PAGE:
Habakkuk & Luther: “The Righteous Will Live By Faith”.

In the sermon last weekend I mentioned the impact of the book of Habakkuk on Martin Luther.  Here’s a little more of that story. As a monk, Luther had become deeply aware of his sin and knew that he fell short of the standards set by God’s law. The words of Habakkuk 2:4, “the righteous will live by faith” struck Luther as the key to his problem, but it was some time before he grasped that his sins were forgiven by faith in the person and work of Jesus Christ, apart from any works of his own. 

In Rome there are a set twenty-eight white marble steps called the Lateran staircase which, according to tradition once led to the palace of Pilate at Jerusalem and which therefore, have been made sacred by the footsteps of Jesus. Throughout the history of the Catholic Church various indulgences (a forgiveness of sin or remission of punishment granted by the church) have been offered to devout pilgrims who ascend the steps after communion and confession. Many pilgrims ascend the steps on their knees hoping to attain forgiveness of sins.  This is what Martin Luther was doing when he remembered Habakkuk 2:4!

Luther’s son wrote:

“As he repeated his prayers on the Lateran staircase, the words of the prophet Habakkuk came suddenly to his mind: ‘The just shall live by faith.’ Thereupon he ceased his prayers, returned to Wittenberg, and took this as the chief foundation of all his doctrine… . Luther himself said of this text, ‘Before those words broke upon my mind I hated God and was angry with him because not content with frightening us sinners by the law and by the miseries of life, he still further increased our torture by the gospel. But when, by the Spirit of God, I understood those words – “The just shall live by faith!” “The just shall live by faith!” – then I felt born again like a new man; I entered through the open doors into the very Paradise of God.”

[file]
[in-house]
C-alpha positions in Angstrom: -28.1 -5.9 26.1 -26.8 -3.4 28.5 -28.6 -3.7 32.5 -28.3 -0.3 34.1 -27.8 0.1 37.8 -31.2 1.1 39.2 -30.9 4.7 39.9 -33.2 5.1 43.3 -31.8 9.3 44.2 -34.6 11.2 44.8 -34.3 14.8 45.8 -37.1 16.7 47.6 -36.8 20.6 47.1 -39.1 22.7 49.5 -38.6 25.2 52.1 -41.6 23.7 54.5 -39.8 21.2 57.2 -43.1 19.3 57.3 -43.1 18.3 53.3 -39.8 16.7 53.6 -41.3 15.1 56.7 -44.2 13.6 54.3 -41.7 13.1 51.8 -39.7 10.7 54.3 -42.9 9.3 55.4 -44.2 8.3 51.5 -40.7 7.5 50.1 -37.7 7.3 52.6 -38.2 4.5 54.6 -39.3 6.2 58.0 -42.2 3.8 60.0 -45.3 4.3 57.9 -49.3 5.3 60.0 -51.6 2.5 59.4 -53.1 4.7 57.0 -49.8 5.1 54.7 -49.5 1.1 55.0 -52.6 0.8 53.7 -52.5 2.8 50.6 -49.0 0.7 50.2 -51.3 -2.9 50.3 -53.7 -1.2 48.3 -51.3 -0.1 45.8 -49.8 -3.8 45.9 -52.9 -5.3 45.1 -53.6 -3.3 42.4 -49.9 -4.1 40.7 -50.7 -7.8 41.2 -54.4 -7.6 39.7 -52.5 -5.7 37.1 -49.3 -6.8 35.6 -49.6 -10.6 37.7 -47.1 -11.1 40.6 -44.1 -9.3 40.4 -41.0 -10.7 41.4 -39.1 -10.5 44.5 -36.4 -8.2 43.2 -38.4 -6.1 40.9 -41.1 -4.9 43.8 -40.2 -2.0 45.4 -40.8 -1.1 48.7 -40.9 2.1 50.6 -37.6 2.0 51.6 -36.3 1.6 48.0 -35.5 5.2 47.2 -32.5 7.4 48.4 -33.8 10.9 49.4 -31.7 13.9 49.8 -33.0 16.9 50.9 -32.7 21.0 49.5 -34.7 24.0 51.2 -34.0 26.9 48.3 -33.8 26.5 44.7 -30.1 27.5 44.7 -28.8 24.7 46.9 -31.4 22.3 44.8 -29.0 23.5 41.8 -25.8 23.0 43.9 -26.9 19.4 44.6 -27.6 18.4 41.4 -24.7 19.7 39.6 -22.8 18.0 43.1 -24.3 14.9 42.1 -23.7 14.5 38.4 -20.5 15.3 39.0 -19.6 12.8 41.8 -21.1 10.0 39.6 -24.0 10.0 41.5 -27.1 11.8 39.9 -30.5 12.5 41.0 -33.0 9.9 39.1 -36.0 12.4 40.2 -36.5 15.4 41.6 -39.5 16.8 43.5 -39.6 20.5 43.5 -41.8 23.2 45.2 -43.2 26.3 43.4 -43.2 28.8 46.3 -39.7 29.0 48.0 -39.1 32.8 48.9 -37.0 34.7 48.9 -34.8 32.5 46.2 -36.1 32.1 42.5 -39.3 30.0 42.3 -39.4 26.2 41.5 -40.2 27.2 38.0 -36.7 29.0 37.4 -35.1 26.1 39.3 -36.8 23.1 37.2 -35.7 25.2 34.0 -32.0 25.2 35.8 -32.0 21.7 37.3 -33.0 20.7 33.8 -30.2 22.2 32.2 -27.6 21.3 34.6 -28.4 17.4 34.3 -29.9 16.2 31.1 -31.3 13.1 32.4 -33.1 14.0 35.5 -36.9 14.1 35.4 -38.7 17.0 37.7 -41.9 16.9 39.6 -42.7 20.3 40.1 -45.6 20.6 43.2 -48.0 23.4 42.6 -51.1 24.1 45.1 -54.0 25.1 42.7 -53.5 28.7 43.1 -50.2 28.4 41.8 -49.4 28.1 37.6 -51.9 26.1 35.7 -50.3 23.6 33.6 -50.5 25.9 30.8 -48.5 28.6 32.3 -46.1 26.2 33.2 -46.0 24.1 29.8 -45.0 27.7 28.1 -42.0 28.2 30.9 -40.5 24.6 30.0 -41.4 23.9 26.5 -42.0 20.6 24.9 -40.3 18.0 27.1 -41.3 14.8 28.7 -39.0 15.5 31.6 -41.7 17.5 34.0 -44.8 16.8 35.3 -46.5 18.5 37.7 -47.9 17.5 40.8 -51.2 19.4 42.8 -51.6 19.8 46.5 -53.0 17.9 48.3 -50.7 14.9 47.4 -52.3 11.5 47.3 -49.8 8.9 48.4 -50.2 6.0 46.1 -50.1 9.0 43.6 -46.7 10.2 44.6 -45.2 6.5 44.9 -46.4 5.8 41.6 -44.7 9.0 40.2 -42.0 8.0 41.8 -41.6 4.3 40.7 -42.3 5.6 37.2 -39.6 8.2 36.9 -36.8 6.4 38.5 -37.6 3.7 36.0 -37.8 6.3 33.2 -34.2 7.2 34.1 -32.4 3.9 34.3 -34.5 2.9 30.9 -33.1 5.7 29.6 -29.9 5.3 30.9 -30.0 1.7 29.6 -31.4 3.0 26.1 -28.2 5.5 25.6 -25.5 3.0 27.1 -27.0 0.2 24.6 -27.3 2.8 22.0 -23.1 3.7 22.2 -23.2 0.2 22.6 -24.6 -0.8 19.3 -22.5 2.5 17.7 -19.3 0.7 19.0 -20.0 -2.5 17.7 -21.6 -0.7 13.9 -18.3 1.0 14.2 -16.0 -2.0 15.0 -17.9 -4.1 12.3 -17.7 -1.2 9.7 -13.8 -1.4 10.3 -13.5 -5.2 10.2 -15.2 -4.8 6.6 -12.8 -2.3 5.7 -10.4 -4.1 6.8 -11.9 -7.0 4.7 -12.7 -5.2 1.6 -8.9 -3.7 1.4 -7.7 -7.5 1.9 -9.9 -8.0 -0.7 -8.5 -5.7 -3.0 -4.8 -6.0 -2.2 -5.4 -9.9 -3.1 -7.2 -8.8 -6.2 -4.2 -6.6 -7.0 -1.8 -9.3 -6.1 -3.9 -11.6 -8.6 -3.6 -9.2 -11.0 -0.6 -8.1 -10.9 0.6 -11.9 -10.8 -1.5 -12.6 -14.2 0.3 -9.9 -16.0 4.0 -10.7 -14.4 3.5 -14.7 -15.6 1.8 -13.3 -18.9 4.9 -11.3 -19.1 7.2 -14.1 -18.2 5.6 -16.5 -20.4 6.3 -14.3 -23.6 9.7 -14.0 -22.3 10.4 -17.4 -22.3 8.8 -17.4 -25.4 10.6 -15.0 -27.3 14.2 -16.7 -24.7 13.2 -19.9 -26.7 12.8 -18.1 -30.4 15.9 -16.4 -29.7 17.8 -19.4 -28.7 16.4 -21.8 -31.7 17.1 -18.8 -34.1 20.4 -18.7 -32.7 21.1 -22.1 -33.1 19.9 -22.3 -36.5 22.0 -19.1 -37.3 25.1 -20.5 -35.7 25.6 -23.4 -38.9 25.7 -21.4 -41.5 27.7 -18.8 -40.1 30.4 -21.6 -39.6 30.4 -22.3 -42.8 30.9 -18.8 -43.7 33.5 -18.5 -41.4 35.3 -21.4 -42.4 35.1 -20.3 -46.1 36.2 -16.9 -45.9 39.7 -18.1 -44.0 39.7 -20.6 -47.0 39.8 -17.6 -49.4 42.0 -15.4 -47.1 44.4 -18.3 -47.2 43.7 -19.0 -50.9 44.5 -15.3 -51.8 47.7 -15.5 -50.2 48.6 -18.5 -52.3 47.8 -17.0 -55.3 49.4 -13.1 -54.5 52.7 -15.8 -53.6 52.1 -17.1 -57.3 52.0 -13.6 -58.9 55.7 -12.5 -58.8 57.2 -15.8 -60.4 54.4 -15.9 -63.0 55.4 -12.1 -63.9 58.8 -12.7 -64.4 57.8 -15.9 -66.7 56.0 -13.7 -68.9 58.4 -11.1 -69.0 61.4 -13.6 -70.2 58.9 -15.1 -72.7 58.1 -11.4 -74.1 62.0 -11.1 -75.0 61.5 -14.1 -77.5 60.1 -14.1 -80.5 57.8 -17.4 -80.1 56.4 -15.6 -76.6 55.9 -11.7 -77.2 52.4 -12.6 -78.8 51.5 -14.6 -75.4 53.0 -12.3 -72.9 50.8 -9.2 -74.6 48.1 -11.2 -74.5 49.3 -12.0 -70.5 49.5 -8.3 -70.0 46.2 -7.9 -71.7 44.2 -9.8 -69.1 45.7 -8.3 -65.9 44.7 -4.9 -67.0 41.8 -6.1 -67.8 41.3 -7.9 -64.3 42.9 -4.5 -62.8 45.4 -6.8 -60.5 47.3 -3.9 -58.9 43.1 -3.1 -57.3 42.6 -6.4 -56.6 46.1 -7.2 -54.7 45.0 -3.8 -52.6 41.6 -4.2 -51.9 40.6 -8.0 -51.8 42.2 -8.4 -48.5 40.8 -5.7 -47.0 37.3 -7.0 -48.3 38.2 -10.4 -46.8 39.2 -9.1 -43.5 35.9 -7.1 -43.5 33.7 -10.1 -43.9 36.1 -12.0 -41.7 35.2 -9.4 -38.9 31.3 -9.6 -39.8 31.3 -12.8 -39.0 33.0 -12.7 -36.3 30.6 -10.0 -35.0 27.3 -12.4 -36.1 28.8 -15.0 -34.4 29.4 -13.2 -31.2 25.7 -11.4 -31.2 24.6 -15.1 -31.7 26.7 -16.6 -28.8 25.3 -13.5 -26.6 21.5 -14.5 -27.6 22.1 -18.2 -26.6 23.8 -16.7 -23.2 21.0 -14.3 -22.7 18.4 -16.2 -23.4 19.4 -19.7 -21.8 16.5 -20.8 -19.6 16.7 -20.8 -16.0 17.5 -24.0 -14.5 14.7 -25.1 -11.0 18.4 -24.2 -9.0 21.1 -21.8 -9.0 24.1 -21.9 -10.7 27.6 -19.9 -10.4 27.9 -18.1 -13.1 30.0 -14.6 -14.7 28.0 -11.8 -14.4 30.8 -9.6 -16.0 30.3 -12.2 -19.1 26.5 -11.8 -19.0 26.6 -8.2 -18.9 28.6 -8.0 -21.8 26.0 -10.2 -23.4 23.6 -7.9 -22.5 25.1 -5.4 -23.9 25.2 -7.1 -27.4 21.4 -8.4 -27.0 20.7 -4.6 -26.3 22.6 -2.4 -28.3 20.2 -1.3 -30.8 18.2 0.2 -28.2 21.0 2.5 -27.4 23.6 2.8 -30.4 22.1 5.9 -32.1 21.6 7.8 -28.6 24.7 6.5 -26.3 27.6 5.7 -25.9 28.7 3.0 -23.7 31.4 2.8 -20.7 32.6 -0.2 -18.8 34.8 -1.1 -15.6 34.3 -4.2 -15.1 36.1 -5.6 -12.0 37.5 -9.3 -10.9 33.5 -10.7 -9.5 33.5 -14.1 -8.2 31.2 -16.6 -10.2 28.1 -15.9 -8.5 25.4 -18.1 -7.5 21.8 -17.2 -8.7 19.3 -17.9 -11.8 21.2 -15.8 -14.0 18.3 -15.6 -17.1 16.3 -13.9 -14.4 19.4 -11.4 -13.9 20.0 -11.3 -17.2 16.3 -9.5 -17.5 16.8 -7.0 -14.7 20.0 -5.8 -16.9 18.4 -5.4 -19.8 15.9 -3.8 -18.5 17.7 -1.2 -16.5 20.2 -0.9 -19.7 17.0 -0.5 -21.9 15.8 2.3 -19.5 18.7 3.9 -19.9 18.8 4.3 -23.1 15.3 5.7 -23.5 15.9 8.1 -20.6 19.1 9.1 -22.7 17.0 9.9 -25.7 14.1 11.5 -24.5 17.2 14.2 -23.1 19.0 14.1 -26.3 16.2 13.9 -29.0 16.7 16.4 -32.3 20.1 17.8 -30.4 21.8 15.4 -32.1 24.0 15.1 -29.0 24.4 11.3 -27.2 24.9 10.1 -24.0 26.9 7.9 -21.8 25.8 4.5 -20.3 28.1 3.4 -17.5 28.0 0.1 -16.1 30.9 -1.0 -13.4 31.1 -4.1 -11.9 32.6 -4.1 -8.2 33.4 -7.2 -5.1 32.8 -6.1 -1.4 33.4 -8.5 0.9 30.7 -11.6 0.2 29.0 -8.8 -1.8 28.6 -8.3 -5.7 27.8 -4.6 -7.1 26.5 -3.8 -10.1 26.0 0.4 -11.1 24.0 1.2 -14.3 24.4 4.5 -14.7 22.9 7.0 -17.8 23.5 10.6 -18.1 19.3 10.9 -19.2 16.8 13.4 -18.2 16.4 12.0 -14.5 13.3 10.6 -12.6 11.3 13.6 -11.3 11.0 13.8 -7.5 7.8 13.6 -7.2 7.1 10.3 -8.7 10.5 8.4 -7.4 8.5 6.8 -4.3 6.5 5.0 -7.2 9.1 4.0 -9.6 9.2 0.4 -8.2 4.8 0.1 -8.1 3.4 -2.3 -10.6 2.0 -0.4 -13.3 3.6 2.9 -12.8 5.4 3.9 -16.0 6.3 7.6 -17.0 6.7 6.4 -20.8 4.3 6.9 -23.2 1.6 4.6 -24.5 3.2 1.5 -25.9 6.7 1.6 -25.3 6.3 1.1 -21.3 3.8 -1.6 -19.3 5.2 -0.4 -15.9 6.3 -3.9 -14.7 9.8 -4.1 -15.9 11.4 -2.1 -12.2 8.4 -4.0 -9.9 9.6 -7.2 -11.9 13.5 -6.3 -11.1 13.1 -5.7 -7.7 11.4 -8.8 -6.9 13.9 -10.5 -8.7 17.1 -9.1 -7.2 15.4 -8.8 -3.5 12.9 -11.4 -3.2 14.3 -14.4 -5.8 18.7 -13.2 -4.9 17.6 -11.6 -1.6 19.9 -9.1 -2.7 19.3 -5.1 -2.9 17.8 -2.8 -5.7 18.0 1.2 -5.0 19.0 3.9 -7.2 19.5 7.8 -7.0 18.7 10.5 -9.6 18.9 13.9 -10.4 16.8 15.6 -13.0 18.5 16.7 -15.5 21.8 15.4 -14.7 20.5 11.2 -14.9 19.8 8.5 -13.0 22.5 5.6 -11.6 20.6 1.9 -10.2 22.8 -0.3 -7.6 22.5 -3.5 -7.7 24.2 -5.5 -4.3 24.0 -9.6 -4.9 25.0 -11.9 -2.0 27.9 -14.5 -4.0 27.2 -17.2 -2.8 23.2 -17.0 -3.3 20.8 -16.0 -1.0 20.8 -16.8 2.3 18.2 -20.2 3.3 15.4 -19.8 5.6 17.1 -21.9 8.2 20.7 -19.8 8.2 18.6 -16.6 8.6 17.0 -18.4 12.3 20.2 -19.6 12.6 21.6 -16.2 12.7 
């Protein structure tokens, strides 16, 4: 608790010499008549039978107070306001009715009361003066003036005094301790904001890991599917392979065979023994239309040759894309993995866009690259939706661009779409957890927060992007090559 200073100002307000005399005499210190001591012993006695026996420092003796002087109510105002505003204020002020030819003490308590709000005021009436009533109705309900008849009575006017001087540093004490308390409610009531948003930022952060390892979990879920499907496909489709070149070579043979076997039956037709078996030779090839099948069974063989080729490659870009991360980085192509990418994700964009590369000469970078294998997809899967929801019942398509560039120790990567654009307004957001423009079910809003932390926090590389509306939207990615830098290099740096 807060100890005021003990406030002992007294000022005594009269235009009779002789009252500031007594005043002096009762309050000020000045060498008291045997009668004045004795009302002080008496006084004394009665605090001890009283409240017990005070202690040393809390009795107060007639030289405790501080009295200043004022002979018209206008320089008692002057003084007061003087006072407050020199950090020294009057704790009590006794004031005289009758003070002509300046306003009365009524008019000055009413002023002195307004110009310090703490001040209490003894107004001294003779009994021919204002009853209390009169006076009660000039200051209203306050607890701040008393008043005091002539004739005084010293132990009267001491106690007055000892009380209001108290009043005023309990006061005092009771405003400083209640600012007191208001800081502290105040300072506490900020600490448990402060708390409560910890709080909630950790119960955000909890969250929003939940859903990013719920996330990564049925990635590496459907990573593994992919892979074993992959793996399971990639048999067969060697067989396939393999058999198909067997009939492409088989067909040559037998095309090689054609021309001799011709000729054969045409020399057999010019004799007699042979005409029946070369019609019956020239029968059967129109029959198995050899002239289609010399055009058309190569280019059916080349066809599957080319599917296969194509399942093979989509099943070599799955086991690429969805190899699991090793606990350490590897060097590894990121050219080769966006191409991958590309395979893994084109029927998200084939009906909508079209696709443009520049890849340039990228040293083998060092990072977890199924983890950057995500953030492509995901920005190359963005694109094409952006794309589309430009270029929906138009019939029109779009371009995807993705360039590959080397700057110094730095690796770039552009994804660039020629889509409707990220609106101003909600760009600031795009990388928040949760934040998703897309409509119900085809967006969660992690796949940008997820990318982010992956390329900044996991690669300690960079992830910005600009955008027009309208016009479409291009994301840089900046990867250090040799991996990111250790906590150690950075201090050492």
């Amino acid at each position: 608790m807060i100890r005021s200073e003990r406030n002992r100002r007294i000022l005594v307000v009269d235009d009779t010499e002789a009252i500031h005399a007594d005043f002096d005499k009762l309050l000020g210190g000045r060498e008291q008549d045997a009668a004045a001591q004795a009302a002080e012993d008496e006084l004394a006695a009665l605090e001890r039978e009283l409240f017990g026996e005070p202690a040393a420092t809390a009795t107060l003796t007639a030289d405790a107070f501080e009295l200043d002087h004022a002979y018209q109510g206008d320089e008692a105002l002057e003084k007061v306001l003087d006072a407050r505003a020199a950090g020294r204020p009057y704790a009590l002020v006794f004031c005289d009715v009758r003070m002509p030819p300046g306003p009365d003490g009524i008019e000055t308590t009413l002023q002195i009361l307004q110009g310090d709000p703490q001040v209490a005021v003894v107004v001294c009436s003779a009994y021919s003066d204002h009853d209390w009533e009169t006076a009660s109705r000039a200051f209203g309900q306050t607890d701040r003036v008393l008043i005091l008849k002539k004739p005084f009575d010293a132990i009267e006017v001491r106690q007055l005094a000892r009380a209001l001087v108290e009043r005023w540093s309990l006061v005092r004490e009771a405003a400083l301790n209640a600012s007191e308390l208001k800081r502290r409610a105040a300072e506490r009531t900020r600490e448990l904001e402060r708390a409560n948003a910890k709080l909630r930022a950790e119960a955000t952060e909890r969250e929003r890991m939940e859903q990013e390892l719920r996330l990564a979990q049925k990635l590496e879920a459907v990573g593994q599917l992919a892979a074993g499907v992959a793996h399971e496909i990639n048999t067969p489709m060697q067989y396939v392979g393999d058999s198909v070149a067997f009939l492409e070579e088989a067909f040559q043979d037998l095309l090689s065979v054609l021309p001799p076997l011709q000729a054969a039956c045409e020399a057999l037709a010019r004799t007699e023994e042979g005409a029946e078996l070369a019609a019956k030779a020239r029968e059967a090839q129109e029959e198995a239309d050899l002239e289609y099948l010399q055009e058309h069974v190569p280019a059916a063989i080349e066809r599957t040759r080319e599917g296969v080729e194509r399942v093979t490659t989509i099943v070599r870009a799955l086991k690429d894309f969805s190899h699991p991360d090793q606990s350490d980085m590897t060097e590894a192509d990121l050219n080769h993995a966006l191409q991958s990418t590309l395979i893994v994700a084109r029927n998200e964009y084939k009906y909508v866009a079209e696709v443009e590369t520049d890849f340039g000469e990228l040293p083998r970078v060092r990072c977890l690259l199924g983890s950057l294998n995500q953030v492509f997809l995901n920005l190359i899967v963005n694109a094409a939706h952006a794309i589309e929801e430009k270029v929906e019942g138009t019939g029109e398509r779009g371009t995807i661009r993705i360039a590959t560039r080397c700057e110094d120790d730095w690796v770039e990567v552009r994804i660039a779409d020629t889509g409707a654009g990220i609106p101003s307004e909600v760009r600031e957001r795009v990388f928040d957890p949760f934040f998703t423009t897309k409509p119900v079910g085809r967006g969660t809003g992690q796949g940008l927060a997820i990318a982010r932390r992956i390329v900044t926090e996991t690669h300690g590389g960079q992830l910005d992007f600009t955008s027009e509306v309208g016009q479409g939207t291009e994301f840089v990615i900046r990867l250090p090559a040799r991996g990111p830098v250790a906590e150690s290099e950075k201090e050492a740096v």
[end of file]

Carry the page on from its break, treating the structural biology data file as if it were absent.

James Montgomery Boice, The Minor Prophets: An Expositional Commentary, vol. 2, Micah-Malachi (Grand Rapids, Michigan: Zondervan Publishing House, 1986), pp. 91-92, quoting F.W. Boreham in A Bunch of Everlastings or Texts that Made History (Philadelphia: Judson Press, 1920), pp. 20, 27. 

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~ by Larry Kirk on July 29, 2008.

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